Every month when I write that check, I remind myself all over again that I have no room to complain. After all, at least we were able to get a loan; at least traveling for medical care wasn’t entirely out of reach; at least our insurance covered a few of the tests and medications required. The barriers to becoming parents as a reproductively incompatible couple were high, but we had resources available that not everyone does.

And of course, we were not one of the unlucky families who went into debt for a procedure that didn’t work. As much as I resent sending that check to the bank, at least I have my daughter’s grin to console me. I can only imagine how infuriating it would be to watch that money disappear having nothing to show for it. Some reproductive endocrinology clinics offer the option of receiving a partial refund for an unsuccessful cycle, but they tend to be the ones that are more expensive up front. We decided to go with a lower-cost option and gamble that it would work on the first try, a gamble that happened to work out in our favor.

It worked so well, in fact, that we still have two blastocysts frozen at five days’ development at that Arizona clinic. It’s possible that we could achieve a second pregnancy without incurring further debt, other than a plane ticket to Tucson, but it’s a step we’re hesitant to take. For one thing, we’re currently living with scarcely any financial cushion, and every new person added to our family exponentially increases the probability of unforeseen expenses. Then there are the foreseen expenses — food, clothes, health insurance. Our insurance doesn’t cover midwifery, so that would be another out-of-pocket cost for which we’d need a payment plan. (When my partner was pregnant with our daughter, we paid the midwife with the advance from my first book.)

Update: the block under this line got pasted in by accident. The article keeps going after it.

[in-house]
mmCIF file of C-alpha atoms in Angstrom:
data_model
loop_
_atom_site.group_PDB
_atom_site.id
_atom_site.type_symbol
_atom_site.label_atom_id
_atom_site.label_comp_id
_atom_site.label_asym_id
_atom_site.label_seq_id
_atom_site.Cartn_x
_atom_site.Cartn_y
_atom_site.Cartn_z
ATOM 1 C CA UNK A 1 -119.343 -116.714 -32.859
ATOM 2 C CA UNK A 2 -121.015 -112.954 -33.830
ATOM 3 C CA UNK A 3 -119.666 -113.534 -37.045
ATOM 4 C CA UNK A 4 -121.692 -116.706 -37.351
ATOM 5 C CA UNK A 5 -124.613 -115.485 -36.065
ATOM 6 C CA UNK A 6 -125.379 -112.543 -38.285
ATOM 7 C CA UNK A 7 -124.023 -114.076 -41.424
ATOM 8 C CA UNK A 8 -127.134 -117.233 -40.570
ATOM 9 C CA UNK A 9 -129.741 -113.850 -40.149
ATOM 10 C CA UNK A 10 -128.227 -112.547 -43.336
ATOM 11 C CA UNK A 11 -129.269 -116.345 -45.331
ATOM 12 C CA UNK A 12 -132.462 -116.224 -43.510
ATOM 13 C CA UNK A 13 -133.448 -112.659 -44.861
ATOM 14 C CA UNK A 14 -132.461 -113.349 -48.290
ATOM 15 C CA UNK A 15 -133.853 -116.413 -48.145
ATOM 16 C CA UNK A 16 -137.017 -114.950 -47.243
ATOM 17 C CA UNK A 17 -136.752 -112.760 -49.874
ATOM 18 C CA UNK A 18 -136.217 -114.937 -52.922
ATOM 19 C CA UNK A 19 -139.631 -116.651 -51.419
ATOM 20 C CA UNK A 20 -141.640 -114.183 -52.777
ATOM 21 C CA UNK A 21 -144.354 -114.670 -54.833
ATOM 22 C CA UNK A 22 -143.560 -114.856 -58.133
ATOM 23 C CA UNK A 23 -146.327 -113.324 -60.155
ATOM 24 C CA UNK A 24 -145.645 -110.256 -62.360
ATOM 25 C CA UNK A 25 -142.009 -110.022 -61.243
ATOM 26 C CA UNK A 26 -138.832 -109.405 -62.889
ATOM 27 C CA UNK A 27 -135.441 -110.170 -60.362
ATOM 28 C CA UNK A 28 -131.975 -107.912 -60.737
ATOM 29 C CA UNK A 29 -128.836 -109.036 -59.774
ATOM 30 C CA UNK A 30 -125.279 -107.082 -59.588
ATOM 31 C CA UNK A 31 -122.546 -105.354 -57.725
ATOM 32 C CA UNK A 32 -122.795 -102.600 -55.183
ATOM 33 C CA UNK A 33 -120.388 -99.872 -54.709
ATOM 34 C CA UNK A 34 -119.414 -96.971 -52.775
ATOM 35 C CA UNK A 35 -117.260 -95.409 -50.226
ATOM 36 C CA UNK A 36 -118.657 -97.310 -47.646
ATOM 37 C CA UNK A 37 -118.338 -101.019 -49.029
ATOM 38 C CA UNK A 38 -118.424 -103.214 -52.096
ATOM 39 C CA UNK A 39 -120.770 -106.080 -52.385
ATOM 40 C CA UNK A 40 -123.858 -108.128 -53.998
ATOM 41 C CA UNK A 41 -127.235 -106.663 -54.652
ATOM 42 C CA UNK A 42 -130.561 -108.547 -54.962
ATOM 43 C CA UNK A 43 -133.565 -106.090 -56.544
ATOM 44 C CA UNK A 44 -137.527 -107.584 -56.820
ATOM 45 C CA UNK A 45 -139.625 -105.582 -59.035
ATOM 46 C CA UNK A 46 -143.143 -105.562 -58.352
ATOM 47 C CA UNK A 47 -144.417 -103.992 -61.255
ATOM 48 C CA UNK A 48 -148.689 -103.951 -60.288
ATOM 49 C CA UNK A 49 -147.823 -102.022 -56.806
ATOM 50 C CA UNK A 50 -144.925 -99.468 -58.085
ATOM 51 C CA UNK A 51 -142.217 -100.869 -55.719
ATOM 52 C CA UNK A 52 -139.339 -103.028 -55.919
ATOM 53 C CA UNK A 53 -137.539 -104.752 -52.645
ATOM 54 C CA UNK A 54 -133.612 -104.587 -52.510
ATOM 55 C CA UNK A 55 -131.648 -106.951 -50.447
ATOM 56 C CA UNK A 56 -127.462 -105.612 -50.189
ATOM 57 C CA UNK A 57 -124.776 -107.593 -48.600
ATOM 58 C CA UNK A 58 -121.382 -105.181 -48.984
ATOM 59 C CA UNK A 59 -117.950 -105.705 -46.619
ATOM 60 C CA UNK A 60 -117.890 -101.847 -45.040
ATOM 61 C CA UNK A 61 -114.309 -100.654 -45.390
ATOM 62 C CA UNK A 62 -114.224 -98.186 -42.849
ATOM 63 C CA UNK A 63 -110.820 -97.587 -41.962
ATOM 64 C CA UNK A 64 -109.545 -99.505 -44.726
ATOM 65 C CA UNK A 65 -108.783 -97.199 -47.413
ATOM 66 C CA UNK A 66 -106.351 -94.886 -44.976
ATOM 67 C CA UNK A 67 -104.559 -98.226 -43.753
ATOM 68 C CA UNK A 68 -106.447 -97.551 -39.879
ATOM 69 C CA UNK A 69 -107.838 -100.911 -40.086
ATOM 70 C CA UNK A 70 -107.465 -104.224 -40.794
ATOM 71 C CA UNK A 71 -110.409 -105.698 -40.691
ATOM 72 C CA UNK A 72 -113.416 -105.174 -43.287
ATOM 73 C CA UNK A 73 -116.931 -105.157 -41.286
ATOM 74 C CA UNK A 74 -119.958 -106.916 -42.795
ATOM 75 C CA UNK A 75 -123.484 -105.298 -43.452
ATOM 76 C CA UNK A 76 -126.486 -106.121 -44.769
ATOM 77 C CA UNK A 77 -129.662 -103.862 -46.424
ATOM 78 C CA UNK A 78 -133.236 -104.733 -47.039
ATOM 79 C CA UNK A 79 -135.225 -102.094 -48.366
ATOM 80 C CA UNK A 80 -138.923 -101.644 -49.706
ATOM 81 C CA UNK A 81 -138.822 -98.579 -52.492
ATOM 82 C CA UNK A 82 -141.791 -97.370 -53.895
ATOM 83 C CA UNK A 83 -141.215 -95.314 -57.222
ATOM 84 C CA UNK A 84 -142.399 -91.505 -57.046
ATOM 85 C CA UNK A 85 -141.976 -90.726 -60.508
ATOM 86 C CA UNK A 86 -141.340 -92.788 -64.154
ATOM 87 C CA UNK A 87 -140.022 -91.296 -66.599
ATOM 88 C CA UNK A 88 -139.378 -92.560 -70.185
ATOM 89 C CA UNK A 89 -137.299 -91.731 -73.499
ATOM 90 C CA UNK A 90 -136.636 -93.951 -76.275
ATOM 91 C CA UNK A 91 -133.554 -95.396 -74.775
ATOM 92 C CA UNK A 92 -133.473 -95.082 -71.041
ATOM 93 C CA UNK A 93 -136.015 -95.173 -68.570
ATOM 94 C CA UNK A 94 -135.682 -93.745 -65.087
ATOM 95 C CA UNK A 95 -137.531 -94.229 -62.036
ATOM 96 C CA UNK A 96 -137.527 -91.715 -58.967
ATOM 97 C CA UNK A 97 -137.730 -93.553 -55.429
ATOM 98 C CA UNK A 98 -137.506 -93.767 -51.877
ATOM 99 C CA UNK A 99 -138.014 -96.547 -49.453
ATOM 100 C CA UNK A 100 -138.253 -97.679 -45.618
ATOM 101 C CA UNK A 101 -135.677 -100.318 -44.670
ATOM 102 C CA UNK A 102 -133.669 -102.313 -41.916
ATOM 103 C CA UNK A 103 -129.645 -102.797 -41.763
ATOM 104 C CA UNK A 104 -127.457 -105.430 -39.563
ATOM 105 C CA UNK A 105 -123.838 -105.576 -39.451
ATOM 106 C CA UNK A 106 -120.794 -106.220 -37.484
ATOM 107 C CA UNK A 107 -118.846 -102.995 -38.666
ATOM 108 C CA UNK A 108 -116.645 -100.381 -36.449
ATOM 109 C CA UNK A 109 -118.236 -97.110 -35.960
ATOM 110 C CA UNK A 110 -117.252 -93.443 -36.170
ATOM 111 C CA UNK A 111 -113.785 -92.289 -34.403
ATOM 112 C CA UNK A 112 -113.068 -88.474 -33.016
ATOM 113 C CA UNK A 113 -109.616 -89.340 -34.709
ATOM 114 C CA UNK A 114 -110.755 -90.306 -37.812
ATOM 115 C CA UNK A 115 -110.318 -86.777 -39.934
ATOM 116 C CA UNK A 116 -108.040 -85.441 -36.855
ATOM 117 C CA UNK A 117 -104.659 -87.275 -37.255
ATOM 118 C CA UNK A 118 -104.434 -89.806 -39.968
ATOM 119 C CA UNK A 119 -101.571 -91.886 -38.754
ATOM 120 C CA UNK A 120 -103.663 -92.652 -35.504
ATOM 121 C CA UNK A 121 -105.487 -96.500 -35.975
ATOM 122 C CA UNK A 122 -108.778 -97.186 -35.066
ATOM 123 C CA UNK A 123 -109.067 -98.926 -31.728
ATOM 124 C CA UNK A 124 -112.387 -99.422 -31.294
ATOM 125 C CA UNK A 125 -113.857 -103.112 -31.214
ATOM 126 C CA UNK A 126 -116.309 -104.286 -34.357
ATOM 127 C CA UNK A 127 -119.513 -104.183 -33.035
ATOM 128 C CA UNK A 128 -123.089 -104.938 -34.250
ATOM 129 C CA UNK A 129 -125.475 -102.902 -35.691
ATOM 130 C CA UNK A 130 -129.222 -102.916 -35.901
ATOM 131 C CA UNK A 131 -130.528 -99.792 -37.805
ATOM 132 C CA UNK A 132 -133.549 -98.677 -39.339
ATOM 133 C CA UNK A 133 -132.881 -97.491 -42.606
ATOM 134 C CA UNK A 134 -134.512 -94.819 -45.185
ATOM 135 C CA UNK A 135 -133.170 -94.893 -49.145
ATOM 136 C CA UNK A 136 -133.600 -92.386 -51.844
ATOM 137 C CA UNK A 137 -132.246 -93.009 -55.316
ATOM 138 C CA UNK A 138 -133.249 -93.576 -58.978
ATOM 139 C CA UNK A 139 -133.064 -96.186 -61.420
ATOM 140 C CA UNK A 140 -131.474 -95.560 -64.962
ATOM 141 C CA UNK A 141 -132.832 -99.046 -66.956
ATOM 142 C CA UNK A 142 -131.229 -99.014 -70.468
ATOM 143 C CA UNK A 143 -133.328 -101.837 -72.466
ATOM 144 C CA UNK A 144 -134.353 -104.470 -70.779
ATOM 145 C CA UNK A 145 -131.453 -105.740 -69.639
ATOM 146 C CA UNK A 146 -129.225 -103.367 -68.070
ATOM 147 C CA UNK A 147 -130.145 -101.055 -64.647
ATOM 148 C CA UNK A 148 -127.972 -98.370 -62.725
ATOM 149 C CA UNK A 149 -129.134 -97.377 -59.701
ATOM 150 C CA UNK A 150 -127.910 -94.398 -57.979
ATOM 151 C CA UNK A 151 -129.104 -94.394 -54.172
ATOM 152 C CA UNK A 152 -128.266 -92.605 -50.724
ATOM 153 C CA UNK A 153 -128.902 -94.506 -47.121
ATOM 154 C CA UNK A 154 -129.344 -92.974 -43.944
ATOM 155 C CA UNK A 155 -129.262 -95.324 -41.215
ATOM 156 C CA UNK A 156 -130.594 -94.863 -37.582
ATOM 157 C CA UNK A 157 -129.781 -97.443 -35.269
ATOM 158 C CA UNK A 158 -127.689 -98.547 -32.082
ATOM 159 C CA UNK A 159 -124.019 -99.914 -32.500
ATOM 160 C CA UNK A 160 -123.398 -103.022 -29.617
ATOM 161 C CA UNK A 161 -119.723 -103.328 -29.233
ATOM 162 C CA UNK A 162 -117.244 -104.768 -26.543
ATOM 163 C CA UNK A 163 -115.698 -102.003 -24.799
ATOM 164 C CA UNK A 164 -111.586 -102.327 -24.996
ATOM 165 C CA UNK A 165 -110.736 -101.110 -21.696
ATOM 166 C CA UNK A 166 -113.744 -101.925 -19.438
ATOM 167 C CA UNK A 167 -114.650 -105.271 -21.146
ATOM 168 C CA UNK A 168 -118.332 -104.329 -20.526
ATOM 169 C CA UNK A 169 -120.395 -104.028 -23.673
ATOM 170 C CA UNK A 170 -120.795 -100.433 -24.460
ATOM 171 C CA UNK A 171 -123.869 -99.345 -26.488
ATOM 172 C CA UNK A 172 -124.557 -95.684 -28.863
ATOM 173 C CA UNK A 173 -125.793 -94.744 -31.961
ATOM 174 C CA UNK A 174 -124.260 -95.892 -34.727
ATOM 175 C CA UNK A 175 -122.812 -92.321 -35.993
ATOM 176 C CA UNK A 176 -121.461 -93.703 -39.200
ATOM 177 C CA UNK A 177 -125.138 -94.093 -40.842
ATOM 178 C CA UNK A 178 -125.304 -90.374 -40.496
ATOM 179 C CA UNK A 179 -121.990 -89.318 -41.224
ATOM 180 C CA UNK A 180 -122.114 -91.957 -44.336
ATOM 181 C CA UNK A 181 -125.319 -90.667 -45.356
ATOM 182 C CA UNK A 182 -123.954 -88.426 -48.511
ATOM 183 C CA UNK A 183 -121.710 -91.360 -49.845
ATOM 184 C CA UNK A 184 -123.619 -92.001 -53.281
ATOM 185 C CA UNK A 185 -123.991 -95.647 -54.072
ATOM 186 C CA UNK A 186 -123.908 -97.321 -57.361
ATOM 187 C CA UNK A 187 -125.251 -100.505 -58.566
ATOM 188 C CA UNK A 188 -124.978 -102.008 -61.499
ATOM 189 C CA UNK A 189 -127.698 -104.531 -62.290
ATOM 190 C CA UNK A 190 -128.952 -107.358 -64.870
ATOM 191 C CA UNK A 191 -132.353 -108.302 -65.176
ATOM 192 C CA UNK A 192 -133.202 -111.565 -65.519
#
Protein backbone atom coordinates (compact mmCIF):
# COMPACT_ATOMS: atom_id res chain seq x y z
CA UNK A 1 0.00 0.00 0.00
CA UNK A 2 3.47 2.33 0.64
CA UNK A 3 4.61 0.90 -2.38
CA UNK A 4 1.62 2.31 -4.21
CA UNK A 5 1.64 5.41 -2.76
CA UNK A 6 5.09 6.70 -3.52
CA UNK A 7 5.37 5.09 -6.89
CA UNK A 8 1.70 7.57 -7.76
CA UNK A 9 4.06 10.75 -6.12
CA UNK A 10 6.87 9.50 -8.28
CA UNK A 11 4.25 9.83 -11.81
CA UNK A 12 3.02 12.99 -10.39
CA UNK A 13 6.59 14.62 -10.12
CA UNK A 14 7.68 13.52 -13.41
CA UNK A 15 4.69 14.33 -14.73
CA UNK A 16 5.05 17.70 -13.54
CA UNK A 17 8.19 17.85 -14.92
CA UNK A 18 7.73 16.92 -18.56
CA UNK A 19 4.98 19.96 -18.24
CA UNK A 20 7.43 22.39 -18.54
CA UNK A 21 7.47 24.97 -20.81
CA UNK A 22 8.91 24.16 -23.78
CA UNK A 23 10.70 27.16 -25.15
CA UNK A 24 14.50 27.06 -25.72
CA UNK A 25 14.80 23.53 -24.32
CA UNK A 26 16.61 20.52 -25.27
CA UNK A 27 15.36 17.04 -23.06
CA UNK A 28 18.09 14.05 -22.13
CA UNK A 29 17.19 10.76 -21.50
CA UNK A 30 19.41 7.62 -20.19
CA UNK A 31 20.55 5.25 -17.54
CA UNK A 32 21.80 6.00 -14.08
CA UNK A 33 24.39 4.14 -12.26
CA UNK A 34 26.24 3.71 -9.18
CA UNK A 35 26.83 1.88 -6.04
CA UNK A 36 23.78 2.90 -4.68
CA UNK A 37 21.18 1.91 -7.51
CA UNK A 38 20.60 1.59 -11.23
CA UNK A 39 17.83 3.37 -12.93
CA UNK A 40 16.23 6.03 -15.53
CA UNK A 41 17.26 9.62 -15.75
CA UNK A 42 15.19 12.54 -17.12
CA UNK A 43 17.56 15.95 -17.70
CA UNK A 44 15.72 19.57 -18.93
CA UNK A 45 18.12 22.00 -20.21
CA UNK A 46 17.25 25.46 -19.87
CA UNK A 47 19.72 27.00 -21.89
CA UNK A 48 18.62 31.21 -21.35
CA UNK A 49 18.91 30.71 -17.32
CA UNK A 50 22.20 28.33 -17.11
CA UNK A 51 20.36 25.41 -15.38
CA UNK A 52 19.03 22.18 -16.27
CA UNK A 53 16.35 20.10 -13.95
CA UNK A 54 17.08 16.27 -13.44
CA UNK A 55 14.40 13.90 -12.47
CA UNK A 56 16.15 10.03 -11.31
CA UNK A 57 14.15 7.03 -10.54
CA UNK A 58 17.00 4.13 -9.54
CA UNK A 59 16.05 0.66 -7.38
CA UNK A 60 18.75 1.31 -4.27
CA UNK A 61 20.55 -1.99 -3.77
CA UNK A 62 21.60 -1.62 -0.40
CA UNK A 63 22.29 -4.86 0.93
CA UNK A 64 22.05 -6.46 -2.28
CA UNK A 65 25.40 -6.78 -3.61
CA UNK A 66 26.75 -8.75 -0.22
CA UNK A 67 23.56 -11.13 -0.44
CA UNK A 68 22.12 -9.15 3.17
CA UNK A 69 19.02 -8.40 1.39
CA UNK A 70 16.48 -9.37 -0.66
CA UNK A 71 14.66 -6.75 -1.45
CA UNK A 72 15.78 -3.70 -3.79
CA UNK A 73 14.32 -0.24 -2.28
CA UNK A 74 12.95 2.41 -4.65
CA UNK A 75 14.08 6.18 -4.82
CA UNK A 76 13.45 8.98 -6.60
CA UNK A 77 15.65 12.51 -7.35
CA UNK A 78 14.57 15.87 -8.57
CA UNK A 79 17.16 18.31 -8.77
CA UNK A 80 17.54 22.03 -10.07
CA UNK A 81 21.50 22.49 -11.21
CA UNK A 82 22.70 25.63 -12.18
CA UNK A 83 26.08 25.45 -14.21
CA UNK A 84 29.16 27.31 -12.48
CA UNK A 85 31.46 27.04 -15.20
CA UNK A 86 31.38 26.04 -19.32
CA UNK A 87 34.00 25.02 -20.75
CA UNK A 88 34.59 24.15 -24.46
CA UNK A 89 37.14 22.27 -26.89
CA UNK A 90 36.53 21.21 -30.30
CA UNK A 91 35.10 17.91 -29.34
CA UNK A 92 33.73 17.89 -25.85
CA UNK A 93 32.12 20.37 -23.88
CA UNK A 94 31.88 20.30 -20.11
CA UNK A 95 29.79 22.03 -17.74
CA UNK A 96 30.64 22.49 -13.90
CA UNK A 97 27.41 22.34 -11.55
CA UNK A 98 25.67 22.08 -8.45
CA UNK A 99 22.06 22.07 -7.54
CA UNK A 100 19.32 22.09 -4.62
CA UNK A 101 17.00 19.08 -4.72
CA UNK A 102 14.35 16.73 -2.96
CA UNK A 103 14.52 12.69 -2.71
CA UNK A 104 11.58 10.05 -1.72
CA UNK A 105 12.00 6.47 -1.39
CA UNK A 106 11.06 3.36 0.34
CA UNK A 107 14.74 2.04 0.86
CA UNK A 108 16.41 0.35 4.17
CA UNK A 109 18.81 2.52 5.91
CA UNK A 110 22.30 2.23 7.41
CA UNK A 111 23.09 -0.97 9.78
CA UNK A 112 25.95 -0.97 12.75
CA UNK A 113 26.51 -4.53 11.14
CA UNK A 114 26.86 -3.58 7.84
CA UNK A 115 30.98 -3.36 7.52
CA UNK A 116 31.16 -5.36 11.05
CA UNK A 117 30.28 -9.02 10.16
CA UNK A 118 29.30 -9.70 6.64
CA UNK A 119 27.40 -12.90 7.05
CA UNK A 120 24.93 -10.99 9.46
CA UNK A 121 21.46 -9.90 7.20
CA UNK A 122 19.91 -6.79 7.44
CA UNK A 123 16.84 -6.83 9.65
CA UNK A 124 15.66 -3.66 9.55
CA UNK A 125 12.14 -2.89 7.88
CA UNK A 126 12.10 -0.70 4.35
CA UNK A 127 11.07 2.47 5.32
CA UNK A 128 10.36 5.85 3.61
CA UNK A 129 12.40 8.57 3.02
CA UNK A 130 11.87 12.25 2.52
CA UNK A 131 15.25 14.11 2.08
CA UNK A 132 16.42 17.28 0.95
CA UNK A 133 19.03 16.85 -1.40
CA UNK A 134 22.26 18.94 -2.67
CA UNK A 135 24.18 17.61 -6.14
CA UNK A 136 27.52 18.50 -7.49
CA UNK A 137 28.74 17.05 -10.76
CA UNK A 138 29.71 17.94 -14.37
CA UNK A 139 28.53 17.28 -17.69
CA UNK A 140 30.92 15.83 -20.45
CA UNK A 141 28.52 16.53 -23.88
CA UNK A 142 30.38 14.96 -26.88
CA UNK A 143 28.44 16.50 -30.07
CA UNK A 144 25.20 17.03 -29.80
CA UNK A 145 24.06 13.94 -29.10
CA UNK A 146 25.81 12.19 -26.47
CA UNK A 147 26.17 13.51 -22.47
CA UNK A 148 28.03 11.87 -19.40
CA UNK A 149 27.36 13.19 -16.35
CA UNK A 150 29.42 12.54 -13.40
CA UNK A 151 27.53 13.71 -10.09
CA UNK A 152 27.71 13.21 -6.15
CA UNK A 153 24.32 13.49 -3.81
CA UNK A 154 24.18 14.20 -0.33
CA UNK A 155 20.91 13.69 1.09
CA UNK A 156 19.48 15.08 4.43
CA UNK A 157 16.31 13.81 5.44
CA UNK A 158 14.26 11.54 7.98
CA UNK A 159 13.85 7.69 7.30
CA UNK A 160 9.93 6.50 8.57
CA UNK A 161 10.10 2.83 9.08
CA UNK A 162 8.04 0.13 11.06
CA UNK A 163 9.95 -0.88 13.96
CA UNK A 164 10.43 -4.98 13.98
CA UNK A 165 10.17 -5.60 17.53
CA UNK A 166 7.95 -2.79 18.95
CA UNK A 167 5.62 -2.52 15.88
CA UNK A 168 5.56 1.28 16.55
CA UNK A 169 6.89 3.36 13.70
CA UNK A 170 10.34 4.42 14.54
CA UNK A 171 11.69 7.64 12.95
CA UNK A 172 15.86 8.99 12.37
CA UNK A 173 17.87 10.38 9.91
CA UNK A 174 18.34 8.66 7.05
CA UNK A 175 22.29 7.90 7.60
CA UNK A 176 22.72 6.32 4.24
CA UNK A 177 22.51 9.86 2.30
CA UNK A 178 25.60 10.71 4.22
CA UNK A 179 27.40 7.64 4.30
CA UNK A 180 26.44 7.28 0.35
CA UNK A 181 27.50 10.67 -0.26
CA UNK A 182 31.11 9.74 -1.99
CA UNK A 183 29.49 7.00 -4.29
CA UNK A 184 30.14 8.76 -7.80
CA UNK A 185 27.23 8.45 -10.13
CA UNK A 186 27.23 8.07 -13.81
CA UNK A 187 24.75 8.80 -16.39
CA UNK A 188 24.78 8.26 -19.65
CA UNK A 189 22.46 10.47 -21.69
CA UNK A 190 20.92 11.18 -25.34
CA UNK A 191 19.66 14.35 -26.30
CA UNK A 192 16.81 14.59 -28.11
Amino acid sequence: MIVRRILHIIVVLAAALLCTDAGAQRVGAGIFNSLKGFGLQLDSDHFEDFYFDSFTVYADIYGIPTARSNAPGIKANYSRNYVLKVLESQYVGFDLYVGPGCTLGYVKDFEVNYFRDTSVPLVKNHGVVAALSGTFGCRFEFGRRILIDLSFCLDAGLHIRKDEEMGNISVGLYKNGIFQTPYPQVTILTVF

But I also know that, once we make the decision to have a second child, we’ll follow that path as far as it takes us. If neither of our stored embryos transfers successfully, there’s no doubt we’ll borrow money for another round of IVF — and, in all probability, keep going until either our second baby shows up or we can’t find anyone to lend us any more money. IVF is a gamble, but the first time we played, we won. If we try again with less success, I don’t think we’ll be able to stop ourselves from chasing that high again.

I hate having to put a price tag on an intensely personal and emotional decision like having a child, but the fact is that for us, having a baby costs $375 a month. Until that changes, our daughter will keep being an only.

Lindsay King-Miller is the author of Ask a Queer Chick: A Guide to Sex, Love, and Life for Girls who Dig Girls (Plume, 2016). Follow her on Twitter @askaqueerchick.